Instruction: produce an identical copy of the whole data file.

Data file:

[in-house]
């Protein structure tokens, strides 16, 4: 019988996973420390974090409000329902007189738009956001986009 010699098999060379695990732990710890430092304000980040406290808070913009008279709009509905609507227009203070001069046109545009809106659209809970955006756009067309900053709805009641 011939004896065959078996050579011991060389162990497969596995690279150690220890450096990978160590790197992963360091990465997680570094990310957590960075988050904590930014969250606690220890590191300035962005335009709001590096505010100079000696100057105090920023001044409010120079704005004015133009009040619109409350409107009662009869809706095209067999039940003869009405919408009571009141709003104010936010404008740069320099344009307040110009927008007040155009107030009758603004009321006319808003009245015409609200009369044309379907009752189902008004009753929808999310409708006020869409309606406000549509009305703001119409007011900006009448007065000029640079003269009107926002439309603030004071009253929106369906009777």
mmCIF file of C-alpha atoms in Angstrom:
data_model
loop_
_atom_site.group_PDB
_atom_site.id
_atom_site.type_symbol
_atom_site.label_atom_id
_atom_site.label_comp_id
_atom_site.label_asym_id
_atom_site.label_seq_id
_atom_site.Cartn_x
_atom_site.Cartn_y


[in-house]
């Protein structure tokens, strides 16, 4: 019988996973420390974090409000329902007189738009956001986009 010699098999060379695990732990710890430092304000980040406290808070913009008279709009509905609507227009203070001069046109545009809106659209809970955006756009067309900053709805009641 011939004896065959078996050579011991060389162990497969596995690279150690220890450096990978160590790197992963360091990465997680570094990310957590960075988050904590930014969250606690220890590191300035962005335009709001590096505010100079000696100057105090920023001044409010120079704005004015133009009040619109409350409107009662009869809706095209067999039940003869009405919408009571009141709003104010936010404008740069320099344009307040110009927008007040155009107030009758603004009321006319808003009245015409609200009369044309379907009752189902008004009753929808999310409708006020869409309606406000549509009305703001119409007011900006009448007065000029640079003269009107926002439309603030004071009253929106369906009777």
mmCIF file of C-alpha atoms in Angstrom:
data_model
loop_
_atom_site.group_PDB
_atom_site.id
_atom_site.type_symbol
_atom_site.label_atom_id
_atom_site.label_comp_id
_atom_site.label_asym_id
_atom_site.label_seq_id
_atom_site.Cartn_x
_atom_site.Cartn_y